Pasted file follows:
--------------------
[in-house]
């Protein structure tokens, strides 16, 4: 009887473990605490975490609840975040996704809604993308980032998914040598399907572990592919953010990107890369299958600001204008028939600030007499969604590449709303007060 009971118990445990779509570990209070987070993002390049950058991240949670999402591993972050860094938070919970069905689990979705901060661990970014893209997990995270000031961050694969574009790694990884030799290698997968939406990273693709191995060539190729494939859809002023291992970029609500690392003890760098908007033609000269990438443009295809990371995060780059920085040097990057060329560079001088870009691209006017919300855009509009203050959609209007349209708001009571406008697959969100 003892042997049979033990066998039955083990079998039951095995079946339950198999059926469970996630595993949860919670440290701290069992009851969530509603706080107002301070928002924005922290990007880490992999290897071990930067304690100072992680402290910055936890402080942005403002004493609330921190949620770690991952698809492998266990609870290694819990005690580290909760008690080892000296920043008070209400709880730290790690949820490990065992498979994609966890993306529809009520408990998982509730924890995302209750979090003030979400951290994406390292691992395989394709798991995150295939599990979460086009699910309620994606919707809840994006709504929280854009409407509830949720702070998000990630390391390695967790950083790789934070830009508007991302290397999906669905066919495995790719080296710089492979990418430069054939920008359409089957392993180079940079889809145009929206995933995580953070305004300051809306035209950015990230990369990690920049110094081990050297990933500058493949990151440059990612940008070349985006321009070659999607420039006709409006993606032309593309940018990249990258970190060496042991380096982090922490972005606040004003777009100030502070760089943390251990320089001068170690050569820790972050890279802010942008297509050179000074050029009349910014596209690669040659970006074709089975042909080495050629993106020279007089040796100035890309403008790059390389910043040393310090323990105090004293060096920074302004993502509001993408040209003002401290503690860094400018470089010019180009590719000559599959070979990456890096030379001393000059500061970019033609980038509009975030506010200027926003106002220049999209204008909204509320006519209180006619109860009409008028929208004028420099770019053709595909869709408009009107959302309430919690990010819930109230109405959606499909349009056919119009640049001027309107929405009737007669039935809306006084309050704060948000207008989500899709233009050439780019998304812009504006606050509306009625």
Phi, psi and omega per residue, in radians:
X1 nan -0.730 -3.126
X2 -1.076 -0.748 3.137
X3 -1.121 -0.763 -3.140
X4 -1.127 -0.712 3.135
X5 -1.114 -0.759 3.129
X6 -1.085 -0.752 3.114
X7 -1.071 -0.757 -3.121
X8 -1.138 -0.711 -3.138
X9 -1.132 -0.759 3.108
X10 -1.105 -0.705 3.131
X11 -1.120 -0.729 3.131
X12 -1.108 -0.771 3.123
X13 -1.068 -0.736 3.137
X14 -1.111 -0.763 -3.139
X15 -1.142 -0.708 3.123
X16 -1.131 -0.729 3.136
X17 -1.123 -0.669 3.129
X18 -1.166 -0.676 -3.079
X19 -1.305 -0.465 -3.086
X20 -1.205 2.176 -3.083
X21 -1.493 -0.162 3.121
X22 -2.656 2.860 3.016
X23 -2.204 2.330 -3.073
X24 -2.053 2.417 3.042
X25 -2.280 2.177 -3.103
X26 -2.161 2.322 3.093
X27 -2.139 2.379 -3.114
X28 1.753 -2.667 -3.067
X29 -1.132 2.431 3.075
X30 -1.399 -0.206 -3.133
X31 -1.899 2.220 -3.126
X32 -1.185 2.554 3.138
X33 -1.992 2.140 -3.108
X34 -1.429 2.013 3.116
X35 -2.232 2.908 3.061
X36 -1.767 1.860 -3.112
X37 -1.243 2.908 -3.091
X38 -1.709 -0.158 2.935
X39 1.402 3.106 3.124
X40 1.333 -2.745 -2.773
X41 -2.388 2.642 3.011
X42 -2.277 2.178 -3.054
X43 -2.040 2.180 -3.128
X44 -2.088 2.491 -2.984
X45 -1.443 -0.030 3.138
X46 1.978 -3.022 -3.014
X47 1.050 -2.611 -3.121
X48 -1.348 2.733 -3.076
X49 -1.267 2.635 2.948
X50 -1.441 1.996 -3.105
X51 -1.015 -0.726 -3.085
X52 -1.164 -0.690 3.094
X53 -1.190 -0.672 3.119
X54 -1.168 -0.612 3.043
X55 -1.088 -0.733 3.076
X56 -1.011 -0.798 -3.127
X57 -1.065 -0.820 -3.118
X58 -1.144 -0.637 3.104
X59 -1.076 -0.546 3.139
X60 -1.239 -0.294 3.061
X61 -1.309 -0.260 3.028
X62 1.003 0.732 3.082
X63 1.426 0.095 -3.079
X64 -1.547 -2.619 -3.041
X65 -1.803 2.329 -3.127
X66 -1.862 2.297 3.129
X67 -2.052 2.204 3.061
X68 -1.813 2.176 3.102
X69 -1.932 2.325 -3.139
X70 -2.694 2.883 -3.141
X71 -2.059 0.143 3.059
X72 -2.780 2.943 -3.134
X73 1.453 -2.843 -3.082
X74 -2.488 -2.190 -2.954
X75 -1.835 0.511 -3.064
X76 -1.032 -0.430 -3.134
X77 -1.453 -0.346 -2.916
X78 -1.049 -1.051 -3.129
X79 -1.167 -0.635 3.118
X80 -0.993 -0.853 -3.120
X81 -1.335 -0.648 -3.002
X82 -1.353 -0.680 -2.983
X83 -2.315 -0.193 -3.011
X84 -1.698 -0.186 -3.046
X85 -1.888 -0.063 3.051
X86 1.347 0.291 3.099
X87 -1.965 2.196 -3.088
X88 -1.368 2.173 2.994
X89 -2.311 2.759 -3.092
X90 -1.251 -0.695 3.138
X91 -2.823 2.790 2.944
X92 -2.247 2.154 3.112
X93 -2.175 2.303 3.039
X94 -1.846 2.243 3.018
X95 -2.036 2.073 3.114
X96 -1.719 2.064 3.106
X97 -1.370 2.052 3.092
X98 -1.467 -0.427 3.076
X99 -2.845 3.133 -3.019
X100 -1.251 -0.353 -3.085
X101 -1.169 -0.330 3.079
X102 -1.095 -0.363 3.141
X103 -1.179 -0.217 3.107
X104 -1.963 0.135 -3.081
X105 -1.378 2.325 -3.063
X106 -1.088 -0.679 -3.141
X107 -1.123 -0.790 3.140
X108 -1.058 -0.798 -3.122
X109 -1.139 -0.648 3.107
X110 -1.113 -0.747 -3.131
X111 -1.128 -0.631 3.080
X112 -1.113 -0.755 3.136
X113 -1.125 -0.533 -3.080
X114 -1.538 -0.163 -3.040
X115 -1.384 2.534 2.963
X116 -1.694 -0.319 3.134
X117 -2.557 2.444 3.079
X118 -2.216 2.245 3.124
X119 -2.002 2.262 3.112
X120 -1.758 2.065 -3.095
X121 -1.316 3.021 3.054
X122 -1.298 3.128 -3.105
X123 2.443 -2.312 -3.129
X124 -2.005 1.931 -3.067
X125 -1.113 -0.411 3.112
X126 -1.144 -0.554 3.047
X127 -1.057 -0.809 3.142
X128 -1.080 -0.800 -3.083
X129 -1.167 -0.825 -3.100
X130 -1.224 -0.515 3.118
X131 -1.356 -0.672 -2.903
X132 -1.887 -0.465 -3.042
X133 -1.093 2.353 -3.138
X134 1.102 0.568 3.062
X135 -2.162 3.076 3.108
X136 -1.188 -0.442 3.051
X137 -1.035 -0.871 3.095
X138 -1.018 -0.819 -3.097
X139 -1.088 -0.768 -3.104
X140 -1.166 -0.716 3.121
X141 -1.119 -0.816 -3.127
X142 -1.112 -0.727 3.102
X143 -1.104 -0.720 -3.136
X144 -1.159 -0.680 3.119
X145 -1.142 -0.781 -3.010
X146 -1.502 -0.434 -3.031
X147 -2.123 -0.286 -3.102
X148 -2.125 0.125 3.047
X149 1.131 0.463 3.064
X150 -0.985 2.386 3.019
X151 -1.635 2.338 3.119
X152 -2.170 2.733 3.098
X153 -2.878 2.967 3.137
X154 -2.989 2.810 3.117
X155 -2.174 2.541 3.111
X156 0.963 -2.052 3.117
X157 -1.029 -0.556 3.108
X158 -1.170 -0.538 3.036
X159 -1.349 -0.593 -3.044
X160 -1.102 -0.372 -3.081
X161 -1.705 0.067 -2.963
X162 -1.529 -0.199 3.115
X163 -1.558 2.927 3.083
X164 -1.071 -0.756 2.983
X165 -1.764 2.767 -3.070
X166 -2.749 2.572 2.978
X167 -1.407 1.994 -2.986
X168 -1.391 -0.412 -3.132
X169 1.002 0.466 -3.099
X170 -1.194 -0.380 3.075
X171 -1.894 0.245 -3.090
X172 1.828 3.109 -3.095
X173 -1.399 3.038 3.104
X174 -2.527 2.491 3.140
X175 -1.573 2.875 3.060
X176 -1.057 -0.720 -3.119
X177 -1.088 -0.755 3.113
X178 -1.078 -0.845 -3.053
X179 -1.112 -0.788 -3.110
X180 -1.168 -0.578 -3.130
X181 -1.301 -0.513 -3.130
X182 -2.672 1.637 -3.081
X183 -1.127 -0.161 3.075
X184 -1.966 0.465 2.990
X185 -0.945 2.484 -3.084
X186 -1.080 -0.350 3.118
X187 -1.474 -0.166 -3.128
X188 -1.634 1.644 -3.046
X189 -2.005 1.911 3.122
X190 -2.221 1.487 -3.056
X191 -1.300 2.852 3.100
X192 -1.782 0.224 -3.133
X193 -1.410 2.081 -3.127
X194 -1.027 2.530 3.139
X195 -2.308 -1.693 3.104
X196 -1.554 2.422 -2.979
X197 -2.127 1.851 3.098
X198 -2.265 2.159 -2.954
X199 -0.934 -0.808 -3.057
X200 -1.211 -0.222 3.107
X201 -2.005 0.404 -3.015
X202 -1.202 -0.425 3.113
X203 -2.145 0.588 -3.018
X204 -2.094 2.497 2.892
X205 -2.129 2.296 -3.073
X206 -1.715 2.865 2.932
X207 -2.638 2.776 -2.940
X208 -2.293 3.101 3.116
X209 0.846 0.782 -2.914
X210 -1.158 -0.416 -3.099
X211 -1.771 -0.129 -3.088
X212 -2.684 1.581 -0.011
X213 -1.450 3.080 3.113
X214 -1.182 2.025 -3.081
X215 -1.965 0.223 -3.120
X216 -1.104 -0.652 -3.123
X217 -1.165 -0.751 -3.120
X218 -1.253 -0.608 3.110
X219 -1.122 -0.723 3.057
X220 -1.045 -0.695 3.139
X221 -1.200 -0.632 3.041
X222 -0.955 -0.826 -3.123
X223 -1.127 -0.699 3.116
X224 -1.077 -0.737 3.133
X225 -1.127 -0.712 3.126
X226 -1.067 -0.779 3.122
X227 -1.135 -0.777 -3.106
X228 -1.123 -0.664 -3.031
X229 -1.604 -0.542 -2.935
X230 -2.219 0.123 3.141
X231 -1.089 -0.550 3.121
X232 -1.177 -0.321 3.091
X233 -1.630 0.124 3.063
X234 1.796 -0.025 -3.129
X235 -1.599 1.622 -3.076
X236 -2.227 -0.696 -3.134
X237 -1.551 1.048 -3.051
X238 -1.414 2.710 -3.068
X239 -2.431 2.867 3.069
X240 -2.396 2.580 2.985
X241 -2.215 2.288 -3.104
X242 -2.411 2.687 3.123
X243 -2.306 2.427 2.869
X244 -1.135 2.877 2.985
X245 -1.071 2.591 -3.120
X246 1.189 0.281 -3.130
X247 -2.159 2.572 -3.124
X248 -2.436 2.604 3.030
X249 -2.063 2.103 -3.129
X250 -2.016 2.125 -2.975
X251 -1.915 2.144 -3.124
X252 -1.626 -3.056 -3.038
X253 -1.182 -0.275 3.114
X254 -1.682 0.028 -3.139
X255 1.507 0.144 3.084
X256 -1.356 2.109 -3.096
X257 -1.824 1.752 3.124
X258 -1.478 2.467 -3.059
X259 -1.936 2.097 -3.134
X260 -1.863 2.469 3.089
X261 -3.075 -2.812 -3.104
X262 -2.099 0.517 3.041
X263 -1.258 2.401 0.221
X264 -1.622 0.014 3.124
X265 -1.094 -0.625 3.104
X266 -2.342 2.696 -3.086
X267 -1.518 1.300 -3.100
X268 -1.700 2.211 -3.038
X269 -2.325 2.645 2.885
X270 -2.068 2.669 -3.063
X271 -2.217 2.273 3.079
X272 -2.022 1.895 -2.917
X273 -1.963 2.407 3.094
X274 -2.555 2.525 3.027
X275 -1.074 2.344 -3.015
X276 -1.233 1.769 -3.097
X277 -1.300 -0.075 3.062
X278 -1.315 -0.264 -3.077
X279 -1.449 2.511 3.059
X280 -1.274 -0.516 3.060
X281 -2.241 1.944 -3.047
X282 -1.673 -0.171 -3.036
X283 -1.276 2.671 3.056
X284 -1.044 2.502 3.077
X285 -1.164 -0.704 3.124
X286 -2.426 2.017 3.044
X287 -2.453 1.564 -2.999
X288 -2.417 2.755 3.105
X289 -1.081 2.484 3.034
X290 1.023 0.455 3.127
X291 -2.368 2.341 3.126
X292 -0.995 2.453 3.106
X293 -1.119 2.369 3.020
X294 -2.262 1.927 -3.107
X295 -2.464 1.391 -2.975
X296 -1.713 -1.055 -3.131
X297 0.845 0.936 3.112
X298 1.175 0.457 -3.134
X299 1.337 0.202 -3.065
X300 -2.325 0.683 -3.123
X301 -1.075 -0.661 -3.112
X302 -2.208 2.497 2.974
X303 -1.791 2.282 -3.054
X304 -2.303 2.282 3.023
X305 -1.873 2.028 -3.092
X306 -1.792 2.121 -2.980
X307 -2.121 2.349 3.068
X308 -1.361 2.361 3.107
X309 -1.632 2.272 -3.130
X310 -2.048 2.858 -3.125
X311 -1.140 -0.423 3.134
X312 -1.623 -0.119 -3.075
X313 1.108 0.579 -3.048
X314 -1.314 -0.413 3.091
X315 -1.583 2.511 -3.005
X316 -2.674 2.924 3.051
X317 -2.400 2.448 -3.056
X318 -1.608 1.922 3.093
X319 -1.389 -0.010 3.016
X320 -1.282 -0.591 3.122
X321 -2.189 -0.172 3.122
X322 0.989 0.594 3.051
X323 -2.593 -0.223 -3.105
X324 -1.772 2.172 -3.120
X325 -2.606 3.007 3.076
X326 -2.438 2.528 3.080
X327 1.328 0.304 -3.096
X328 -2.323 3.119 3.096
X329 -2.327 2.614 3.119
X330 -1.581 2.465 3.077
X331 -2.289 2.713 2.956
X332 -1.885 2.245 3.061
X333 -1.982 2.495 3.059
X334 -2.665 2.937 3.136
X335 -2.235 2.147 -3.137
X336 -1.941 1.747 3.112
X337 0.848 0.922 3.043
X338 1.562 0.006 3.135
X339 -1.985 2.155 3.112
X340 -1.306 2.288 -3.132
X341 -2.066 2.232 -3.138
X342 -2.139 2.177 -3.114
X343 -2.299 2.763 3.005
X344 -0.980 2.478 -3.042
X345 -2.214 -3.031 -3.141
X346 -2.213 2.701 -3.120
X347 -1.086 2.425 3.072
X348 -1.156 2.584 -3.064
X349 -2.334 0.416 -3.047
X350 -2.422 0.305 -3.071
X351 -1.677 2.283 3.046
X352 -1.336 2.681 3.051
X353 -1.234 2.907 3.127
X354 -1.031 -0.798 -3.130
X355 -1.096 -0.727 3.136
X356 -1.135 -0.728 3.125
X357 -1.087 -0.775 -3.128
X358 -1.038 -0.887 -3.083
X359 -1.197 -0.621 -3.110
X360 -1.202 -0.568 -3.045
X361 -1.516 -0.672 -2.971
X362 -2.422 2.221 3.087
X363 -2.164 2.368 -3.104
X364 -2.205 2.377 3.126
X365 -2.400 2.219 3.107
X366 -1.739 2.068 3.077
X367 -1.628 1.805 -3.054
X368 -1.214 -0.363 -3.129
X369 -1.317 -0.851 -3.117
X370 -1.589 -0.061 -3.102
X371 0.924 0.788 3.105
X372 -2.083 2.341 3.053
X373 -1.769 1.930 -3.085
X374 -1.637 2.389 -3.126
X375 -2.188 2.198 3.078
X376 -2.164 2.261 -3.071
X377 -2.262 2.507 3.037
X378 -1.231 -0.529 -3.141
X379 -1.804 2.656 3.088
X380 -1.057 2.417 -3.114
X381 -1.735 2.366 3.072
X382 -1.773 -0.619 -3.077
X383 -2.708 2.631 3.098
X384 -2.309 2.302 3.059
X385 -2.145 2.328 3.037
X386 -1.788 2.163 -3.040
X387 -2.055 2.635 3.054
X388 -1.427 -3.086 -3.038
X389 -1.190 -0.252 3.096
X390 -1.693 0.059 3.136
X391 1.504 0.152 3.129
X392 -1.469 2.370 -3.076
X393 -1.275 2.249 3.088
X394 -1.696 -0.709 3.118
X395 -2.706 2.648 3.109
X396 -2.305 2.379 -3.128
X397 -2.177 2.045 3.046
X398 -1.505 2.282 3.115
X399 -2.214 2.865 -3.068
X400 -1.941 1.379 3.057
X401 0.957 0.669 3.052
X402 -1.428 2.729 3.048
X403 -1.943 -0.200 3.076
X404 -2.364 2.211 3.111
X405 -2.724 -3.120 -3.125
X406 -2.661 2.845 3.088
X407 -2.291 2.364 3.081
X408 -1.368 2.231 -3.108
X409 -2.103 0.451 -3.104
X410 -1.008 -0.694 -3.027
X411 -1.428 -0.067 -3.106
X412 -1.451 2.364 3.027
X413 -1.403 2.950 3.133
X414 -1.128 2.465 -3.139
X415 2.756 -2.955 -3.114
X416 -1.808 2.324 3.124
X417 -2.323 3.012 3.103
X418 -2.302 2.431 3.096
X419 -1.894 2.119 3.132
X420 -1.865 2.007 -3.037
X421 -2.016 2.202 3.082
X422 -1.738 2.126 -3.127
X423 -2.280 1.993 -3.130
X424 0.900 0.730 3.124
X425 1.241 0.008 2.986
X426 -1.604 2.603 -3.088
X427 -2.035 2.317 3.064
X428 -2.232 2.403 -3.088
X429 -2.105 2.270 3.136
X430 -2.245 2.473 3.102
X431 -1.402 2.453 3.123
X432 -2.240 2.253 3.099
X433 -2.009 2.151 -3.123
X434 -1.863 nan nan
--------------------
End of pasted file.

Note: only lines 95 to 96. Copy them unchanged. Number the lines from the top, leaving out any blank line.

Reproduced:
X92 -2.247 2.154 3.112
X93 -2.175 2.303 3.039